Hawkwind’s Chronicle of the Black Sword

Ah, Hawkwind. Rocksters of Reality! Spacefarers of the Science-Fictional! Plunderers of Pulp! Barbarians of Blanga!

That’s enough of that. Let’s just say I like them, and The Chronicle of the Black Sword is one of my favourite of their many albums.

Those many albums… Sometimes I think Hawkwind aren’t so much a band as an anthology series, or an old pulp magazine. Weird Tales, say, or New Worlds. Pick up any lurid-covered issue of Weird Tales in its heyday, and you’d find a mix of stories by individually excellent authors, presided over and brought into some sort of unity by the vision of the editor, shaky-handed Farnsworth Wright (the “Tyrant Pharnabeezer”, to some of those who had to deal with his rejections), or, for New Worlds, (and quite fittingly in this case) the staunchly bearded Michael Moorcock. Pick up any lurid-covered Hawkwind album and you’ll find the same mix of authorial styles, presided over this time by chief Hawk Dave Brock (who has been called a lot worse than “the Tyrant Pharnabeezer” by those ex-members who’ve departed over creative differences, or been plain fired, but I think without him we wouldn’t have nearly so much — or as good — Hawkwind as we do. Hell, we wouldn’t have Hawkwind. Besides, I love his singing voice and thudding guitar).

Pick any two Hawkwind albums and play them back to back, and at times you’d be hard pressed to guess they were from the same band. You’ve got sixties druggy droning on their debut, a punk-like tightness in the Calvert/Charisma years, electronic trancy weirdness on It Is The Business of the Future To Be Dangerous, and oodles of straight-ahead rock (1980’s Levitation being a particular high point, for me).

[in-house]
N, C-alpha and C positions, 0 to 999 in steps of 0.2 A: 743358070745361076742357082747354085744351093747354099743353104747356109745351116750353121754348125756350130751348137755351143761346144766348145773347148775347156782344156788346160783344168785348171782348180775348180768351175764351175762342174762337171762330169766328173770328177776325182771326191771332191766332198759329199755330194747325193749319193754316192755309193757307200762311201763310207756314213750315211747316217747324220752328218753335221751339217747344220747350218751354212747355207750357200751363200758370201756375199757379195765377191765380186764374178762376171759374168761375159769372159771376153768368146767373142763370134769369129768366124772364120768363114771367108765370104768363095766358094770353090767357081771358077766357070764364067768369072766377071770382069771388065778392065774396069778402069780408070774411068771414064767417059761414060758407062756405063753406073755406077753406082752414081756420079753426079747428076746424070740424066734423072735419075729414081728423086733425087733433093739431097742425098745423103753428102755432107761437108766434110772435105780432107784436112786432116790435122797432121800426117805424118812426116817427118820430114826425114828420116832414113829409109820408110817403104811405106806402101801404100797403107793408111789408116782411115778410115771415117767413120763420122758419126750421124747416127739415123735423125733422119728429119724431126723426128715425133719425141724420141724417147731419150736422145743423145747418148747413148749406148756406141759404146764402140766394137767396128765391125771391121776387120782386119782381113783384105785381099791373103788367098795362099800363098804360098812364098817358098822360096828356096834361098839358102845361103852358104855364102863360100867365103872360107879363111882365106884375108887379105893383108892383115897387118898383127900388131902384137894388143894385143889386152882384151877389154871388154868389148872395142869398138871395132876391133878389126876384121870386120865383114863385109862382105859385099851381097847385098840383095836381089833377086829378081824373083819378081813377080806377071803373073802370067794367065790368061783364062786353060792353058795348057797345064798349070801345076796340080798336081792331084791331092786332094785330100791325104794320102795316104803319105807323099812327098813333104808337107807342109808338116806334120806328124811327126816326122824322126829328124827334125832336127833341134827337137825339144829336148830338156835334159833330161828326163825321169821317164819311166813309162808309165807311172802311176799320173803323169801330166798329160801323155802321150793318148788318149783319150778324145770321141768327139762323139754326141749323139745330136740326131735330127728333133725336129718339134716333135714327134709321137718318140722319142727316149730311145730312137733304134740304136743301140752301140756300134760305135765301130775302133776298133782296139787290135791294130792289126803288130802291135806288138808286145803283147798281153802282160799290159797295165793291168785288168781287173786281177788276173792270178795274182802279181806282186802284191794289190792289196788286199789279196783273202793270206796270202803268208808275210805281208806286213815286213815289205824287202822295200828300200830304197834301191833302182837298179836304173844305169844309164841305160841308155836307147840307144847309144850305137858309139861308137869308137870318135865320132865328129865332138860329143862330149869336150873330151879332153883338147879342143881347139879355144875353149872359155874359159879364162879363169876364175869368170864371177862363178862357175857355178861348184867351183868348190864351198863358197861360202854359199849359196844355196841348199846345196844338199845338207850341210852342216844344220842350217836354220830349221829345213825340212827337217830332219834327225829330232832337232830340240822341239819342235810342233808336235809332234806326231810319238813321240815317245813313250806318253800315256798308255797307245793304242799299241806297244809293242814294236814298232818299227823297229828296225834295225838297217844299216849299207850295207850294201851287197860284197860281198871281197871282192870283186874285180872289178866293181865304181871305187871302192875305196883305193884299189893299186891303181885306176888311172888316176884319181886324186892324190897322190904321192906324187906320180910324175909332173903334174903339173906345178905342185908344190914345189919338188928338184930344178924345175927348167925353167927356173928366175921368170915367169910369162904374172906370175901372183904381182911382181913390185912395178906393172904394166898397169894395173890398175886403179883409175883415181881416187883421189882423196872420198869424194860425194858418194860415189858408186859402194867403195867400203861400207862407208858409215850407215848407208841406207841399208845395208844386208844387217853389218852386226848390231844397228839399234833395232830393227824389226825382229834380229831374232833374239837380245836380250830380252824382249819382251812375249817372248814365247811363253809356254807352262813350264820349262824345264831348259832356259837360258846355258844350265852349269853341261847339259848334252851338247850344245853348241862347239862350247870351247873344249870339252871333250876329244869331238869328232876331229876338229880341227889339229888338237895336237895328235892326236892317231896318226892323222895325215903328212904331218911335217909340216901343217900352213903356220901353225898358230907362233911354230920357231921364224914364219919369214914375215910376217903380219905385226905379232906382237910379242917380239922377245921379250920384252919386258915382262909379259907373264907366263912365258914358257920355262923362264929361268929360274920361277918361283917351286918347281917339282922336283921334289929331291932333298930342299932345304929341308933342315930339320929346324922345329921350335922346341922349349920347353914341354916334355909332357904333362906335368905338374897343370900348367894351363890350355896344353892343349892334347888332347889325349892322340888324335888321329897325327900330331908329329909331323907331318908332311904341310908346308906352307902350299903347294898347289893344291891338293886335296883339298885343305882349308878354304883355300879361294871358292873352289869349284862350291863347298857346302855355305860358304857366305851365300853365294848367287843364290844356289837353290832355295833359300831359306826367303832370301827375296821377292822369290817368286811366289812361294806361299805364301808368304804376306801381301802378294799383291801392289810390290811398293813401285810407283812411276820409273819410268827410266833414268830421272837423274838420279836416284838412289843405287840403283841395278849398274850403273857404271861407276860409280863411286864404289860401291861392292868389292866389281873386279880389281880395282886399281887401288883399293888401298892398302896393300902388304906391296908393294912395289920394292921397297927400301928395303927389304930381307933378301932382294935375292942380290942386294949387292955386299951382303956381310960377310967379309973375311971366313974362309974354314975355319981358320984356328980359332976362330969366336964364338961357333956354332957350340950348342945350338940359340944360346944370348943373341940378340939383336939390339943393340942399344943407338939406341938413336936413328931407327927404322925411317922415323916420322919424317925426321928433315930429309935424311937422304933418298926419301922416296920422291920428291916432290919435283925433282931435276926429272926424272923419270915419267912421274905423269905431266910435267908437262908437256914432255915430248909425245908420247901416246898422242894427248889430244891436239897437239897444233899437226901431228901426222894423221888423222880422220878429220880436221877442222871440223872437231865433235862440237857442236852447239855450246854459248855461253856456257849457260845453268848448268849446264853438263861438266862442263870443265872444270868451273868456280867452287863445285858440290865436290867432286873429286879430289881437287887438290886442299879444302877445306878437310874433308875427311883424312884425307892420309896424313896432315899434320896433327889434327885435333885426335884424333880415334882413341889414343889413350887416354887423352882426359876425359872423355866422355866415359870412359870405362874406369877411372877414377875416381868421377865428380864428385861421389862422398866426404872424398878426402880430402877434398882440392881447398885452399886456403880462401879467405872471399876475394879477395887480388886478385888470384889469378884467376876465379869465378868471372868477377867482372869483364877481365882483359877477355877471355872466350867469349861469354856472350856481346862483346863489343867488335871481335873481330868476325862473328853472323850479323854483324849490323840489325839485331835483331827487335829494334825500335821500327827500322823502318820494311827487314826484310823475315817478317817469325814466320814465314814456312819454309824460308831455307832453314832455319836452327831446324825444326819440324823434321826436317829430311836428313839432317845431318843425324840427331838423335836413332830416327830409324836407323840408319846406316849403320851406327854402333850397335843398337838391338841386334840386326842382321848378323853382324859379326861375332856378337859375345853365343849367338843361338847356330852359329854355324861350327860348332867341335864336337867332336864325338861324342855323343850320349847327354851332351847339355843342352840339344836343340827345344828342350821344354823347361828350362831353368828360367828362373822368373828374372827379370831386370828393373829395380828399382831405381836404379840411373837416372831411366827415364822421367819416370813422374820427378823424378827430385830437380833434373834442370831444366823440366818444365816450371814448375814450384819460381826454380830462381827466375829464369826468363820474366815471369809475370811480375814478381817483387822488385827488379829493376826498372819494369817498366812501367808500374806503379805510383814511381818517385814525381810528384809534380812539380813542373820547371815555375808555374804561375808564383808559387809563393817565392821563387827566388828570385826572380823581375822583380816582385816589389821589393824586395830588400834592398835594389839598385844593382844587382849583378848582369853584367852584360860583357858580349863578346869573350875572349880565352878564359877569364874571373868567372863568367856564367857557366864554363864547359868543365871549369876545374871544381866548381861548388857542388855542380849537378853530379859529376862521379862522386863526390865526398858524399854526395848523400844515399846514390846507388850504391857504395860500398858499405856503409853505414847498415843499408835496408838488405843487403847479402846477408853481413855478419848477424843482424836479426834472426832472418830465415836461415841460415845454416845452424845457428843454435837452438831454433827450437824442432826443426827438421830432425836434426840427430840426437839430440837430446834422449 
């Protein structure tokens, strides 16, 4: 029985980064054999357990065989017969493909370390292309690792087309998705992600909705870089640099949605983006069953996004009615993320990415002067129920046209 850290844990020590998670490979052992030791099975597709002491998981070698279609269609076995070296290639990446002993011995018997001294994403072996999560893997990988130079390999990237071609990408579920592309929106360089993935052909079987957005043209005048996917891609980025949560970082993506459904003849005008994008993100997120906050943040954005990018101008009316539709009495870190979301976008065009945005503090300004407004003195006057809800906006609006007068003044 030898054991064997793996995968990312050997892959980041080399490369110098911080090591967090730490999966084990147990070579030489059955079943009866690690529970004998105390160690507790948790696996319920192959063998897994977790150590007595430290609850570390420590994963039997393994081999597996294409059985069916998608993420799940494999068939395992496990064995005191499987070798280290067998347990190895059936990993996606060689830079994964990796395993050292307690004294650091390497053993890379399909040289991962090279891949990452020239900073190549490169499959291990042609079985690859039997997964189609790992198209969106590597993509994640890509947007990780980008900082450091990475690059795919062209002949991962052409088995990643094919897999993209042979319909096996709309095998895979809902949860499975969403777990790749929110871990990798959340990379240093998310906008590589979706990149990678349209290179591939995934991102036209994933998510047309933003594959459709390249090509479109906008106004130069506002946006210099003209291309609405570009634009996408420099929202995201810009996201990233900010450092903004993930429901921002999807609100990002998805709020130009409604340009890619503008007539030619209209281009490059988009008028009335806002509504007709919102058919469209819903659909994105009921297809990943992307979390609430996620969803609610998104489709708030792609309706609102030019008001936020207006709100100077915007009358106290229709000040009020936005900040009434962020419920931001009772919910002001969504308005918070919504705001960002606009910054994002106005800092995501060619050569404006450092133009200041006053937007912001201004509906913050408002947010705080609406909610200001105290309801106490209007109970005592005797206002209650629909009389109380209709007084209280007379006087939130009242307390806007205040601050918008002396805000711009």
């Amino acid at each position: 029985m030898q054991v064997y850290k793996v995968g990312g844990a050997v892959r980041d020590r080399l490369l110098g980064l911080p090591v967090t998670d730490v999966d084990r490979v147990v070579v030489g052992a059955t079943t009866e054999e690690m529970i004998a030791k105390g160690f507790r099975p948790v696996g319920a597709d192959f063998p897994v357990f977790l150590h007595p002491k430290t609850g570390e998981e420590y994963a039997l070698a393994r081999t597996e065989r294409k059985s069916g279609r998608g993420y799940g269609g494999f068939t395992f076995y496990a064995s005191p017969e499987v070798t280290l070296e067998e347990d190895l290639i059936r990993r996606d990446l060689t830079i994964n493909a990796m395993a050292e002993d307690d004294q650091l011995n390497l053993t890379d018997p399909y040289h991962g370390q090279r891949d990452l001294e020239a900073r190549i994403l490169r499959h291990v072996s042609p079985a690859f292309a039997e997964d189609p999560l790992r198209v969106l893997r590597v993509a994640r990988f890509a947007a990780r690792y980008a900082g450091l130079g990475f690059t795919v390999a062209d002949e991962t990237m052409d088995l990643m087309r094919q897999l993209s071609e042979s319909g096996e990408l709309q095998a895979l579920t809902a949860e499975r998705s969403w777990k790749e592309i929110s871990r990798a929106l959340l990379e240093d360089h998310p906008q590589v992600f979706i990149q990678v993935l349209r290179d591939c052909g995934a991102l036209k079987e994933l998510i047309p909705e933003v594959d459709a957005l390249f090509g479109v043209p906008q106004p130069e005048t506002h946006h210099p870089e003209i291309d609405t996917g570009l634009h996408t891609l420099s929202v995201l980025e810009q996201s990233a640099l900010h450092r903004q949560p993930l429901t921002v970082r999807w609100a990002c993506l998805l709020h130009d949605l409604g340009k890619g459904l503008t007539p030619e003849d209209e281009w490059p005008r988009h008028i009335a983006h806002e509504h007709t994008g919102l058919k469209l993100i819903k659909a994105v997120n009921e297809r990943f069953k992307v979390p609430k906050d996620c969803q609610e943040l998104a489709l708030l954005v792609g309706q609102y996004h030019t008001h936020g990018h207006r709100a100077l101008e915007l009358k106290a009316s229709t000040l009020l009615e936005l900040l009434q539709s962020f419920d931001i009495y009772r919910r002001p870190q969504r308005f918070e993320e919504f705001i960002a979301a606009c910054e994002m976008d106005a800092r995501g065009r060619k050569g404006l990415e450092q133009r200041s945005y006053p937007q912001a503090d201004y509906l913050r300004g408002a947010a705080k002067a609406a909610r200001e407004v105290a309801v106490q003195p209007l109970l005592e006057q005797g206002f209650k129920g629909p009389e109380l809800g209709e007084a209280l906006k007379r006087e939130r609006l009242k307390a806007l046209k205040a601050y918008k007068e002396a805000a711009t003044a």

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Hawkwind's Chronicle of the Black Sword, cover by John Coulthart

The Chronicle of the Black Sword is mostly straight-ahead rock, with a few patches of moody instrumental, and the beautiful breathy synth lament “Zarozinia”. Having listened to the album a good few times since I bought it back in something like 1987 (it was released in 1984), I find it impossible to judge how well it works, as a fantasy concept album, in transporting you to its particular story world. Why? Because all I have to do is hear the deep whomping thrum of the electronic drone that opens “Song of the Swords”, the album’s first track, and I’m there, in Hawkwind/Moorcock/Elric land, and I stay there till “Horn of Destiny” at the end. (With perhaps a slight jar at “Needle Gun” which opens side two, because it’s Jerry Cornelius, not Elric.)

But Chronicle is just a taster of the full Hawkwind/Moorcock/Elric experience, to be found on Live Chronicles, a double album and DVD of the accompanying live show. (Which, I always kick myself to recall, I had the chance of seeing when Hawkwind put on a reprise of the show at Conspiracy ’87, but, at the time, I was too scared of the idea of going to a rock concert to do it!) Here we get songs from Chronicle of the Black Sword and Hawkwind’s back catalogue, as well as some new linking tracks, woven into the tale of doomed Elric Womanslayer and the final battle between Law and Chaos.

Cover to US release of Chronicle of the Black Sword

Cover to US release of Chronicle of the Black Sword

How I’d love a full studio treatment of the whole show! Because, like it though I do, Live Chronicles just doesn’t have the full thumping aural richness of its studio-based little brother, and in the case of a song like “Moonglum” (written, sung and lead-guitared by the wonderfully reggae-voiced Huw Lloyd Langton), this is a crime, because this sublime piece of tune-smithery hasn’t, as far as I know, ever been studio recorded.

Ah well. Perhaps I should put the full-studio Chronicles (a triple album, I’d like to think) down as my fantasy fantasy album, the one I’d most like to hear had it ever been recorded.

Or I could, if I hadn’t already reserved that slot for the last of my top five fantasy concept albums, which I’ll be covering in the next Mewsings…

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